Art of the hand­shake

The Weekend Post - - Views - JENNIFER SPILS­BURY ED­I­TOR, CAIRNS POST

WHO could ever for­get that most awk­ward of greet­ings be­tween then La­bor op­po­si­tion leader Mark Latham and his ad­ver­sary and prime min­is­ter at the time John Howard? Latham’s hand­shake in­side a ra­dio sta­tion dur­ing the elec­tion cam­paign of 2004 was a dis­play of pure mas­cu­line ag­gres­sive­ness and was quite sim­ply hard to watch. It was a com­pe­ti­tion in a hand­shake. Big man against lit­tle man. New op­po­nent against es­tab­lished guard. There was a healthy dose of bul­ly­ing be­hav­iour in there. Of course, his­tory shows that Mr Howard was not in­tim­i­dated and that Mr Latham, be­side that weird hand­shake mo­ment, had a whole lot of other weird is­sues go­ing on. So­ci­ety and our cul­ture has come a long way over the cen­turies. Curt­sies, bow­ing and a kiss on the hand are as out­dated as Don­ald Trump’s hair and ir­rel­e­vant in peo­ple’s lives, ex­cept for the Royal fam­ily, but the hand­shake re­mains the uni­ver­sal greet­ing – in­clud­ing for women – in the mod­ern age. Thank heav­ens. As much as I en­joy meet­ing new peo­ple, I wouldn’t want them to grab my hand and plant a slob­bery kiss on the back of it.

How­ever, what makes a good hand­shake and are we in dan­ger of los­ing the art of this warm and re­spect­ful wel­come?

The wet fish: It’s like be­ing of­fered a mack­erel in the last throes of its life.

You take the of­fered fish with great ex­pec­ta­tion and just as you go to pump up and down, its body falls limp and you are left to try to re­sus­ci­tate it by slap­ping it around in the air. When you re­alise there is no life left, dis­ap­point­ment sets in and you know that the en­su­ing meet­ing and re­la­tion­ship will for­ever be tar­nished by that poor first im­pres­sion. A most dis­ap­point­ing fish­ing trip. The ‘I don’t know what to do be­cause you’re a woman’ wel­come: An out­stretched hand comes out but just as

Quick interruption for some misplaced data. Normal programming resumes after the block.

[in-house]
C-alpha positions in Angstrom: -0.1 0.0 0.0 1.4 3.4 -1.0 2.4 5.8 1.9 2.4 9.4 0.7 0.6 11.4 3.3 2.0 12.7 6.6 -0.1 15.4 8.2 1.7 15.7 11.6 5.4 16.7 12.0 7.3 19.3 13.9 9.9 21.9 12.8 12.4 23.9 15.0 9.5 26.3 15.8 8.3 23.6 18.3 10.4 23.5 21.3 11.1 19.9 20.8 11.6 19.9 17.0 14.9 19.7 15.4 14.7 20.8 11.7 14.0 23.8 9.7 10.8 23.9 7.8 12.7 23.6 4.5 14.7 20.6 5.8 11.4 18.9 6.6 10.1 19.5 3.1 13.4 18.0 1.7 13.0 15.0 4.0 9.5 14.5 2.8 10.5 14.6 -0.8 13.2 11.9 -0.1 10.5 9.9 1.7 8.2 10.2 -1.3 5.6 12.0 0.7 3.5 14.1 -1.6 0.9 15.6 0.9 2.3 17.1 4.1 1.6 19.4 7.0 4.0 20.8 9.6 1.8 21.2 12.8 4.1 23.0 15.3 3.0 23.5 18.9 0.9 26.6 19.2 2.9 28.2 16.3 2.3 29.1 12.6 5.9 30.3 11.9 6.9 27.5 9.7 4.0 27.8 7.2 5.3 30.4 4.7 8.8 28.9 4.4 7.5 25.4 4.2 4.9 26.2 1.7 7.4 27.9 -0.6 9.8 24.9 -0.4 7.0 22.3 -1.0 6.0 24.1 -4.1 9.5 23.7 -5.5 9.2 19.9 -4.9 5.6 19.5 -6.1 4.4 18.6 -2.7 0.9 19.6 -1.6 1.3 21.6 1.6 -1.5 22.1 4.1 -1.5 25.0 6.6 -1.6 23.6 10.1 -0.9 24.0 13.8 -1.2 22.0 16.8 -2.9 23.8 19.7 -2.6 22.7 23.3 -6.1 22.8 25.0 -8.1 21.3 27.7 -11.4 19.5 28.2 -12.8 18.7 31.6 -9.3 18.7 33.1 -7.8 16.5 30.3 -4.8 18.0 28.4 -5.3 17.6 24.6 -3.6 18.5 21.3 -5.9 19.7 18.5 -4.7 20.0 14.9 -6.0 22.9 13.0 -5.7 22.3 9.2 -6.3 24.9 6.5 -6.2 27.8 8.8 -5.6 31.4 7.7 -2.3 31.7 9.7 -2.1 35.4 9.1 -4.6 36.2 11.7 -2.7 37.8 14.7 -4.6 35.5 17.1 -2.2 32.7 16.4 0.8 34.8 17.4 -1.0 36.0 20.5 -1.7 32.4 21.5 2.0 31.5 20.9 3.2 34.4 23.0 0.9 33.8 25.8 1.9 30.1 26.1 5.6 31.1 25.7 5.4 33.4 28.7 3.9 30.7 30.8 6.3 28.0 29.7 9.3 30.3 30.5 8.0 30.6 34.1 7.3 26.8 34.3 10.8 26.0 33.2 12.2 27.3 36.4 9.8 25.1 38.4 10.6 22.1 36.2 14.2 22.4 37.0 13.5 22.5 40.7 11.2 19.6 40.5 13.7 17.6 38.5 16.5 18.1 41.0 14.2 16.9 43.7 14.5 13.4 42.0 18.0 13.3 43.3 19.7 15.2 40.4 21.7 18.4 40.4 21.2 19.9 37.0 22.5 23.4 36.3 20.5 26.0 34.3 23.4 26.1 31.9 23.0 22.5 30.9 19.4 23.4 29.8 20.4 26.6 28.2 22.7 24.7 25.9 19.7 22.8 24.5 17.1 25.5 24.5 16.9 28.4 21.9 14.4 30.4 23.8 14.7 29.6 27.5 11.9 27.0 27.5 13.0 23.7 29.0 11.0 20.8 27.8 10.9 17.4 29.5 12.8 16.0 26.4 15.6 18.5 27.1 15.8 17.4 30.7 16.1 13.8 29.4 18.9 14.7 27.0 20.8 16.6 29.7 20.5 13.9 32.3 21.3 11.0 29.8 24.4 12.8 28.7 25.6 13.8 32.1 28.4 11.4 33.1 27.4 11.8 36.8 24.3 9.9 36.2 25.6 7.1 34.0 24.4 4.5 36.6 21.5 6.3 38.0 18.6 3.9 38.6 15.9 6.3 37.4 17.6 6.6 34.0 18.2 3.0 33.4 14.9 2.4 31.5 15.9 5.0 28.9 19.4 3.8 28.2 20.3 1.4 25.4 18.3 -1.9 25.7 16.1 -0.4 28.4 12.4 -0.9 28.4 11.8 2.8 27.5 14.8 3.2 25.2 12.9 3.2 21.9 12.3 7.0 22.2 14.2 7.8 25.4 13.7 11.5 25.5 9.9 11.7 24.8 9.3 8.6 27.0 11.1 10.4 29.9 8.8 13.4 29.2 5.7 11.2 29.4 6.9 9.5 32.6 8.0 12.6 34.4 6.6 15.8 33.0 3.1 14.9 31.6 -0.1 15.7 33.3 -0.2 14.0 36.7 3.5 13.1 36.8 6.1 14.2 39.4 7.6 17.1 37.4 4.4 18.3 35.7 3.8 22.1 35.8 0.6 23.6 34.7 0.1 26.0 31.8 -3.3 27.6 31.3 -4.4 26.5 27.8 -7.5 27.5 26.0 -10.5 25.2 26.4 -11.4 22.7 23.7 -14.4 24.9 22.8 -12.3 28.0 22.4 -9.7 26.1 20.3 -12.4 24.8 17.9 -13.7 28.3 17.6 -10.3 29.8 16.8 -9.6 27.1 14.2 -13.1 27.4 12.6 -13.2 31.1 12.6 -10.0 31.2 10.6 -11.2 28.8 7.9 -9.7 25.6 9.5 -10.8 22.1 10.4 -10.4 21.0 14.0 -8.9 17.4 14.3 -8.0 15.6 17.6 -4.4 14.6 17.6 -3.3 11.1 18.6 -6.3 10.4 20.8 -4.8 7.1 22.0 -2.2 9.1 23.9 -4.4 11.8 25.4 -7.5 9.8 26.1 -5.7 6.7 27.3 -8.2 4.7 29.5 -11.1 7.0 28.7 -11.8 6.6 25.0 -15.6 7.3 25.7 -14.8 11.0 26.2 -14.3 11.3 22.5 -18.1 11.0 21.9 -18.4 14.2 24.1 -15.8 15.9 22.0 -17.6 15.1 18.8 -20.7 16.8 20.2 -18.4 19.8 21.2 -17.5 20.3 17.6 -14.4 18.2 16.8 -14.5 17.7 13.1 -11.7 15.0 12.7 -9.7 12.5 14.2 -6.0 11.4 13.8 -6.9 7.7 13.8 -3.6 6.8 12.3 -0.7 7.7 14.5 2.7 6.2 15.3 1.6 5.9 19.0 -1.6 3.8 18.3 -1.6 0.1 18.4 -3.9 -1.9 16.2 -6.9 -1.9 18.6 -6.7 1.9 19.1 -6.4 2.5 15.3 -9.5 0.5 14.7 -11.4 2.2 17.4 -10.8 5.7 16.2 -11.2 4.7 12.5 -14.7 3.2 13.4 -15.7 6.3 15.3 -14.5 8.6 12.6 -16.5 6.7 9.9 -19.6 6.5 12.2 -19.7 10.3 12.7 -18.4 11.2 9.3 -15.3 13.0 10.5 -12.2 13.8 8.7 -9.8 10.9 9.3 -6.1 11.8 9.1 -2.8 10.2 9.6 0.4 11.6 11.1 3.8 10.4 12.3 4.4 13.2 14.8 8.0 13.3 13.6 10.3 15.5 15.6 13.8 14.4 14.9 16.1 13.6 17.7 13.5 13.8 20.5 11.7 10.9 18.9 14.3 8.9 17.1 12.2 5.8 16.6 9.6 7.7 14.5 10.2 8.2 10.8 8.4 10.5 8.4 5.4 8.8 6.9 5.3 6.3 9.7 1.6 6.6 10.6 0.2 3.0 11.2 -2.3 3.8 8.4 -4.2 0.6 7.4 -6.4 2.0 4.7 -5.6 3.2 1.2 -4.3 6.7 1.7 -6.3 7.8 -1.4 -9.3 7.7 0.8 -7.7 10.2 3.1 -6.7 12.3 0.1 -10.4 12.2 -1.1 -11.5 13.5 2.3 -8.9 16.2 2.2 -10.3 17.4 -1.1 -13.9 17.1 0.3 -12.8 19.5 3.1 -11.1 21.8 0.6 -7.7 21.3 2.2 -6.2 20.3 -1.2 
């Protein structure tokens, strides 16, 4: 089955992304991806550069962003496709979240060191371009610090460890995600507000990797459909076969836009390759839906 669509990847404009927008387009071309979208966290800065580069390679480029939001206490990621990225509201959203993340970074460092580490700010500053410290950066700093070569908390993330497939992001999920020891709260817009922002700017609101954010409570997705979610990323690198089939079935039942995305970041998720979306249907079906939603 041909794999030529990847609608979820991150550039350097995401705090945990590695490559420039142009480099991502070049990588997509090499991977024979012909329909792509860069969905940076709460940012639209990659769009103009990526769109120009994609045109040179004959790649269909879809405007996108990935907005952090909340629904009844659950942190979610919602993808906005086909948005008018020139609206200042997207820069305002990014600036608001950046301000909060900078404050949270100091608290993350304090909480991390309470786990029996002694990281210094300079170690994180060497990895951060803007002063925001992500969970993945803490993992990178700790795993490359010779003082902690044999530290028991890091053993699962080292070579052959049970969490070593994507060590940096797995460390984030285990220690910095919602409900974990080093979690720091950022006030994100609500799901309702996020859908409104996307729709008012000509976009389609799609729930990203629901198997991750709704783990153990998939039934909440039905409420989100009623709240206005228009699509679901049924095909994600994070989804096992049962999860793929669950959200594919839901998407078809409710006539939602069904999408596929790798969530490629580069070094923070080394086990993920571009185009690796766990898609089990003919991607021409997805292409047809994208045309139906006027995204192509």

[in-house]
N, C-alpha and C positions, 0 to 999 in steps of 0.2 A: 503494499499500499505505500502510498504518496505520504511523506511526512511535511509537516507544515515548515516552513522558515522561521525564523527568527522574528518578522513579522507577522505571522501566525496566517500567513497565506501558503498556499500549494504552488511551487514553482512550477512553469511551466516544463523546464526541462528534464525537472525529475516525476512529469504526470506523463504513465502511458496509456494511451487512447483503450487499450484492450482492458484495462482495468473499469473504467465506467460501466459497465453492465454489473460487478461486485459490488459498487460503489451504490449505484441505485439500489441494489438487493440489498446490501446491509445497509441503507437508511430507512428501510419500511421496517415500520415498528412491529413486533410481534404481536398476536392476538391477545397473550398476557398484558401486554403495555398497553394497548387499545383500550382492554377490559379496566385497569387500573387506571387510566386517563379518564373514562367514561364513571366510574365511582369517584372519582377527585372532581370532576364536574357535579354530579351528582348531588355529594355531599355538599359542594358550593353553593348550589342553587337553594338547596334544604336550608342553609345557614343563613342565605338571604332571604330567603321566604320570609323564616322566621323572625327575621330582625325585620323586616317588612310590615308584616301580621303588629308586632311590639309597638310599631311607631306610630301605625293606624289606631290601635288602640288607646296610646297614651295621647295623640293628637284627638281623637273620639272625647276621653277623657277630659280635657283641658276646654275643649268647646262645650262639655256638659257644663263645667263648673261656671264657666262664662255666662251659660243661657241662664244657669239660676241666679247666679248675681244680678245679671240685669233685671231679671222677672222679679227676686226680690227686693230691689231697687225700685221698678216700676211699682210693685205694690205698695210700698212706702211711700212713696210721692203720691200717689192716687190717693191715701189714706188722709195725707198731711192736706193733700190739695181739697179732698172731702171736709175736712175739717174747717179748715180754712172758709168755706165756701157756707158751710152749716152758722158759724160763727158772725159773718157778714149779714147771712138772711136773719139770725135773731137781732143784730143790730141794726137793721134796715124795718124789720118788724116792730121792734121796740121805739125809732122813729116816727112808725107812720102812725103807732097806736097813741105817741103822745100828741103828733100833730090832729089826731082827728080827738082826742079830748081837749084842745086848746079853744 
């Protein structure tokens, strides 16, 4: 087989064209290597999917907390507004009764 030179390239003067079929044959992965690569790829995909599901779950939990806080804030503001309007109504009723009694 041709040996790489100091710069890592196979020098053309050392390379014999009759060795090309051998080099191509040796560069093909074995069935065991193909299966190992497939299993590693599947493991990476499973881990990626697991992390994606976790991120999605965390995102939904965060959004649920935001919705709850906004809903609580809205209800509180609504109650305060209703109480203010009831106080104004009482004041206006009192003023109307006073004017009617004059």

you go to ac­cept it, there is a change of mind.

They lean in, puck­er­ing up, ready for a peck on the cheek. But it’s too late and you’ve al­ready started to ac­cept the orig­i­nal hand­shake.

If ei­ther of you get out of this with­out a head­butt and em­bar­rass­ing grope it’s a mir­a­cle. I sug­gest sav­ing the sit­u­a­tion with a laugh and ac­cept­ing both — but one at a time please.

The hand­shake avoider: This greet­ing is gen­er­ally be­tween women but can be a cold sub­sti­tute of the real thing.

The play­ers on the Amer­i­can women’s golf tour are big fans of this ap­proach.

In­stead of shak­ing hands at the end of a game they en­gage in a faux hug, be­ing care­ful not to truly em­brace, and then po­litely pat each other on the back. No, no, nooooooo. The per­fect hand­shake? Eyes lock, arms out­stretch, hands link per­fectly in a firm but po­lite grip be­fore mov­ing in won­der­ful, re­spect­ful har­mony.

Heel­l­l­looooo.

THE PER­FECT HAND­SHAKE? EYES LOCK, ARMS OUT­STRETCH, HANDS LINK PER­FECTLY IN A FIRM BUT PO­LITE GRIP BE­FORE MOV­ING IN WON­DER­FUL, RE­SPECT­FUL HAR­MONY.

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